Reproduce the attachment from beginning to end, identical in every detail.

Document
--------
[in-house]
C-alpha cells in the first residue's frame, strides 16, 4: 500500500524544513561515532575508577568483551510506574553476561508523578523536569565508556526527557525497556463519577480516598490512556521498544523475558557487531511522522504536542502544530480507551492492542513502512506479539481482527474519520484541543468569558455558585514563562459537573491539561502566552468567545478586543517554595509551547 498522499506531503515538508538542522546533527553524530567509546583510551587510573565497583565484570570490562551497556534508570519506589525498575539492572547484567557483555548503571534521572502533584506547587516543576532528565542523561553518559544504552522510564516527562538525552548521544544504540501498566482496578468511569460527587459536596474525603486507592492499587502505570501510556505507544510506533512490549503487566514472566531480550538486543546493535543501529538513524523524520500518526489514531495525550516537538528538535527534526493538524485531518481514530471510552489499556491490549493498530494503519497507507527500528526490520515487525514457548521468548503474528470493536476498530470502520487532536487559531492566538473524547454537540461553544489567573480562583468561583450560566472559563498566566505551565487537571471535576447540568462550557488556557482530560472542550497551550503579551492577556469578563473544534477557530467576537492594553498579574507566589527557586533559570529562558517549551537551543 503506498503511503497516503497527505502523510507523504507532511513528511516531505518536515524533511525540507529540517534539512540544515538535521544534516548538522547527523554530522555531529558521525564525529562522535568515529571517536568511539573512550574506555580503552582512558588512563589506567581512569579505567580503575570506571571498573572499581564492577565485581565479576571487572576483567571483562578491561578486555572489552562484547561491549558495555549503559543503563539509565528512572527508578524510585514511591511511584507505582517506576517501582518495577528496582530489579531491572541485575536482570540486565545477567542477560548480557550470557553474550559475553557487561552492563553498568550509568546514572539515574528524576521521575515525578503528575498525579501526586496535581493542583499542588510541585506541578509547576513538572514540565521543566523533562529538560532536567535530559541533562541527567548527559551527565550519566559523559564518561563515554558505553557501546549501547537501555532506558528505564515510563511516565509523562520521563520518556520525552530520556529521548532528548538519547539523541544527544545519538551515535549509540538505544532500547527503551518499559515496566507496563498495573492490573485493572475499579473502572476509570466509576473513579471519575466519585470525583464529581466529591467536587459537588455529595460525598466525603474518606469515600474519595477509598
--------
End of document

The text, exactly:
[in-house]
C-alpha cells in the first residue's frame, strides 16, 4: 500500500524544513561515532575508577568483551510506574553476561508523578523536569565508556526527557525497556463519577480516598490512556521498544523475558557487531511522522504536542502544530480507551492492542513502512506479539481482527474519520484541543468569558455558585514563562459537573491539561502566552468567545478586543517554595509551547 498522499506531503515538508538542522546533527553524530567509546583510551587510573565497583565484570570490562551497556534508570519506589525498575539492572547484567557483555548503571534521572502533584506547587516543576532528565542523561553518559544504552522510564516527562538525552548521544544504540501498566482496578468511569460527587459536596474525603486507592492499587502505570501510556505507544510506533512490549503487566514472566531480550538486543546493535543501529538513524523524520500518526489514531495525550516537538528538535527534526493538524485531518481514530471510552489499556491490549493498530494503519497507507527500528526490520515487525514457548521468548503474528470493536476498530470502520487532536487559531492566538473524547454537540461553544489567573480562583468561583450560566472559563498566566505551565487537571471535576447540568462550557488556557482530560472542550497551550503579551492577556469578563473544534477557530467576537492594553498579574507566589527557586533559570529562558517549551537551543 503506498503511503497516503497527505502523510507523504507532511513528511516531505518536515524533511525540507529540517534539512540544515538535521544534516548538522547527523554530522555531529558521525564525529562522535568515529571517536568511539573512550574506555580503552582512558588512563589506567581512569579505567580503575570506571571498573572499581564492577565485581565479576571487572576483567571483562578491561578486555572489552562484547561491549558495555549503559543503563539509565528512572527508578524510585514511591511511584507505582517506576517501582518495577528496582530489579531491572541485575536482570540486565545477567542477560548480557550470557553474550559475553557487561552492563553498568550509568546514572539515574528524576521521575515525578503528575498525579501526586496535581493542583499542588510541585506541578509547576513538572514540565521543566523533562529538560532536567535530559541533562541527567548527559551527565550519566559523559564518561563515554558505553557501546549501547537501555532506558528505564515510563511516565509523562520521563520518556520525552530520556529521548532528548538519547539523541544527544545519538551515535549509540538505544532500547527503551518499559515496566507496563498495573492490573485493572475499579473502572476509570466509576473513579471519575466519585470525583464529581466529591467536587459537588455529595460525598466525603474518606469515600474519595477509598